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In Speculative Fiction, you will sometimes find that entire planets get used as interstellar landfills. Implicitly this means that it is somehow worthwhile to launch refuse into space and take it to another planet, possibly one that is located in another solar system, in order to dump it there, rather than give it a push towards the nearest star, or just recycle the stuff (not to mention massive and cheap energy sources that make such launches worthwhile in the first place-- just getting into space in the first place is a lot harder than most people think). This is usually a consequence of the fact that Sci-Fi Writers Have No Sense of Scale, treating interstellar space and the different planets like a sea with islands in it rather than as an infinite void with tiny rocks and not-so-tiny furnaces separated from each other by immense distances, an environment where any man-made object would be so tiny as to be insignificant for most purposes.

In many cases, the landfill-planet will even be inhabitable, if only barely, for the convenience of the protagonists who will naturally end up spending time there at some point. Hobo cities built out of scrap optional.

Of course, it never dawns on some to just Hurl It Into the Sun...

For this trope to work at all, the setting must have very Casual (and VERY CHEAP) Interstellar Travel. For this trope in a smaller scale, see Down in the Dumps.

Examples of Landfill Beyond the Stars include:

Anime & Manga


  • In the film Soldier the main character had been dumped on a "landfill planet" because he was taken for dead.
  • The Planet of Junk in The Transformers: The Movie is partly an example. While entirely comprised of junk, it is not a sphere so much as part of a crescent, implying that it is an artificial world. Whether the Planet of Junk was built by the Junkions is never actually explained.
  • Star Wars:
    • Raxus Prime.
      • Along with its somewhat interchangeable counterparts Ord Mantell and Lotho Minor.
    • Star Wars averts it with Coruscant. The planet's waste is recycled or composted where applicable, and the truly hazardous, irreclaimable garbage gets packed into containers and shot into orbit, where it gets a subsequent heave toward the sun.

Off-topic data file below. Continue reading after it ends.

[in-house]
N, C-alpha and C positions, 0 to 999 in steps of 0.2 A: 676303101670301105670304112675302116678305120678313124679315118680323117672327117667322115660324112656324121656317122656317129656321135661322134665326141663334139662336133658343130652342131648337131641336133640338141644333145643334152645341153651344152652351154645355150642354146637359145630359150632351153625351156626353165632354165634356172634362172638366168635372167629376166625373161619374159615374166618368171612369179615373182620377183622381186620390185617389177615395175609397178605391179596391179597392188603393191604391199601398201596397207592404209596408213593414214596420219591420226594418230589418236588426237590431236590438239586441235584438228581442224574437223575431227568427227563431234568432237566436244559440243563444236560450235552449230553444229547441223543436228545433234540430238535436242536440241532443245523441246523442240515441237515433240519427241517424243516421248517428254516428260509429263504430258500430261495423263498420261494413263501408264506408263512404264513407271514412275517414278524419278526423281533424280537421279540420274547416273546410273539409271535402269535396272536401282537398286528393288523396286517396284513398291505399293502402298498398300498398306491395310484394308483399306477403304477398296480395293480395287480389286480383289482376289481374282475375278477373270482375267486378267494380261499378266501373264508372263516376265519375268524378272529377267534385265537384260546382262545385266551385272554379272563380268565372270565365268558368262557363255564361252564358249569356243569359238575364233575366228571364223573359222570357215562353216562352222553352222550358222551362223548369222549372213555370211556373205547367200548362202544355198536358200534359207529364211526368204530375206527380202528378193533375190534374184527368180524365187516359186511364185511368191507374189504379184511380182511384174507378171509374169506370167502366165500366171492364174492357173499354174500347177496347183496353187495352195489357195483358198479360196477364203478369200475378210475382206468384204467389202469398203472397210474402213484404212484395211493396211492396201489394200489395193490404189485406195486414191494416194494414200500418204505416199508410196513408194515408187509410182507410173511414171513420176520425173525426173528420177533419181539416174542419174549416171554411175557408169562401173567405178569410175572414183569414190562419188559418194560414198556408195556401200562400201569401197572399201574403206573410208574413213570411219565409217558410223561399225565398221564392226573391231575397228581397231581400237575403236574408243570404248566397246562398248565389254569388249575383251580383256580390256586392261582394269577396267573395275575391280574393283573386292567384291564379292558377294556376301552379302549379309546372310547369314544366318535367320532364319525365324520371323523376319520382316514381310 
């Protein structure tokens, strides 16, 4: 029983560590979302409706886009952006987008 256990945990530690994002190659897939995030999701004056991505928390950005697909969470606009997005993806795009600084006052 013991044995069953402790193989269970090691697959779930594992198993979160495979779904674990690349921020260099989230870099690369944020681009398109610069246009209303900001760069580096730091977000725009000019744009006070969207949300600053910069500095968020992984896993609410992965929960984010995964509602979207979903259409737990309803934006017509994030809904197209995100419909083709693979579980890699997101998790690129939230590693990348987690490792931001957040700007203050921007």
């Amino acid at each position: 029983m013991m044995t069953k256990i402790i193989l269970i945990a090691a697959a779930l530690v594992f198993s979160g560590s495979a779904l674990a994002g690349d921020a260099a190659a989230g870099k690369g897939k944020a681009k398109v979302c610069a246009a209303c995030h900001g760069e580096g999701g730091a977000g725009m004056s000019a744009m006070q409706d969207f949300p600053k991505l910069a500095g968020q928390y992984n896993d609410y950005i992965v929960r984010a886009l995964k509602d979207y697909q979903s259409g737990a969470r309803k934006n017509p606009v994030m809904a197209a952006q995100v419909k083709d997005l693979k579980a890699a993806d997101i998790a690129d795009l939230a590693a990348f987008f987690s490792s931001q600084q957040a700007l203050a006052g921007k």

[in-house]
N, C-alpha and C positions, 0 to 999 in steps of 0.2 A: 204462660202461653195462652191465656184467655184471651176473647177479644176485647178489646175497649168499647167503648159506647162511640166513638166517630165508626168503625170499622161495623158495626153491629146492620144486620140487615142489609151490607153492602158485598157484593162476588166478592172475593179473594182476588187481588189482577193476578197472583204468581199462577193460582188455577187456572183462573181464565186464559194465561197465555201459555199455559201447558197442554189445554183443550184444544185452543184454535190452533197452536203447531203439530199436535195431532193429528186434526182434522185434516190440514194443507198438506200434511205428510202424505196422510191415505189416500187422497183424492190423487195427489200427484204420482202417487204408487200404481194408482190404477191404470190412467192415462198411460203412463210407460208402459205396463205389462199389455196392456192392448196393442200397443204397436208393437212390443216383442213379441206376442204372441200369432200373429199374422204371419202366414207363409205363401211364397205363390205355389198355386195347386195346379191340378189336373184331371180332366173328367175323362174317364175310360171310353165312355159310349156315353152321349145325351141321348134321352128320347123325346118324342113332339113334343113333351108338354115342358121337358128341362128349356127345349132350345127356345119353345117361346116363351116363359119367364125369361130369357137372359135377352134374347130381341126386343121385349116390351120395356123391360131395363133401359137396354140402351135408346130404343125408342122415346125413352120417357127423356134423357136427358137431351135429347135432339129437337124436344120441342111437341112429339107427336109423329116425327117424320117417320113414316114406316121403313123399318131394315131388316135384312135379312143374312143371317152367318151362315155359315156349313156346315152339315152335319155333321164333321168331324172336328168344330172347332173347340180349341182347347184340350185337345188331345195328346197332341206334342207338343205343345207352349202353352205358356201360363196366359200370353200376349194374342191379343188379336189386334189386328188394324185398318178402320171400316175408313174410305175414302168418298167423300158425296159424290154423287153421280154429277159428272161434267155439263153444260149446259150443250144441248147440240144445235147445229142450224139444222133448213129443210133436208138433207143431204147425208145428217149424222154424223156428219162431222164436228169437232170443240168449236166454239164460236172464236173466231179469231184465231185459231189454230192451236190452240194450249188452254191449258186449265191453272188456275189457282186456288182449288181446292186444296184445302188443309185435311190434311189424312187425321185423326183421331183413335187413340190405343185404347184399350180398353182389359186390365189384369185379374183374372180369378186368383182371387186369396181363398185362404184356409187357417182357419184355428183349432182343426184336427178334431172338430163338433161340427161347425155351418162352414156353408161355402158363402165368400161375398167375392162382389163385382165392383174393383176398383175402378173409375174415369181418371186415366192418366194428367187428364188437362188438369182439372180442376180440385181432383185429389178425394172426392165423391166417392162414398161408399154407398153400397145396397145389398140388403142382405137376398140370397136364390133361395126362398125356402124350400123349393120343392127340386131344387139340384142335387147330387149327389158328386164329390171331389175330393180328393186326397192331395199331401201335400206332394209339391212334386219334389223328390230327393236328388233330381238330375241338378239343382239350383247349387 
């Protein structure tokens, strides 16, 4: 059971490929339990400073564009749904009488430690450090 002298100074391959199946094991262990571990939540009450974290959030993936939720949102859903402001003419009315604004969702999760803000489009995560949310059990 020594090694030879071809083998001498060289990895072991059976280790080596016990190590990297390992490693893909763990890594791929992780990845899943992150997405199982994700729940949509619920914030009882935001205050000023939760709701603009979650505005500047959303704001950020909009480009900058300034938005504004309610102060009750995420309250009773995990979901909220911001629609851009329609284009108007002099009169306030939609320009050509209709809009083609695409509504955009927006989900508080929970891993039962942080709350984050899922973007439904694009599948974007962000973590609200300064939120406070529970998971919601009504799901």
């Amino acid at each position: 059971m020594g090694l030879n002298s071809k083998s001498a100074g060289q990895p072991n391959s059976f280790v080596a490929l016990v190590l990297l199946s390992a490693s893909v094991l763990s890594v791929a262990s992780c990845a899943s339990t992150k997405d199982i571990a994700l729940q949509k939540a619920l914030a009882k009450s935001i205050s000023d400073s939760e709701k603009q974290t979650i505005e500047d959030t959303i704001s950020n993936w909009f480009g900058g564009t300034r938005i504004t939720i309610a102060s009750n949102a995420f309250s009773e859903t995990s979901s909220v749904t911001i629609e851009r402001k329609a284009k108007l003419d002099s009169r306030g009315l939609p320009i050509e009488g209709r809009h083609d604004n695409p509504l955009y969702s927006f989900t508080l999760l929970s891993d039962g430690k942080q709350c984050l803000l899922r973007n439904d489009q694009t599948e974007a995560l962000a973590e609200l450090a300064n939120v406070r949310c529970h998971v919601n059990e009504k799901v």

• The planet Caamas was used as this after the planet was utterly devastated by orbital bombardment. This was something of a charitable endeavour, as the Caamasi were paid for the use of their (now mostly useless) planet.
    • There is a comic where Han Solo crashes on a planet of junked tech and has to salvage parts to rig up something to get off world.
  • In WALL-E, earth itself has become a junk planet, and humanity has gone beyond the stars instead. Not a usual example of the trope, as Earth was not intentionally made such, but the visual aesthetic is the same.


  • Larry Niven's short stoy "The Woman in Del Rey Crater" involves humanity dumping most of their nuclear waste into a single crater on the Moon. This is actually explained pretty well: the radioactive waste is hideously dangerous NOW, but we may find a way to use it at some later time. The Moon has no environment to damage, is very sparsely populated, and is relatively easy for this near-future society to reach, so it makes an excellent landfill until recycling technology catches up.
  • Garbage World by Charles Pratt. An asteroid is used as the dumping ground for the trash of the pleasure asteroids.
  • In the Red Dwarf novelizations, the Garbage World on which Lister ended up stranded turned out to be Earth, after being voted such in a Eurovision Song Contest vote.

Live Action TV

  • Firefly:
    • The Expanded Universe has Beylix, essentially a giant storage yard for the United Reclamation company.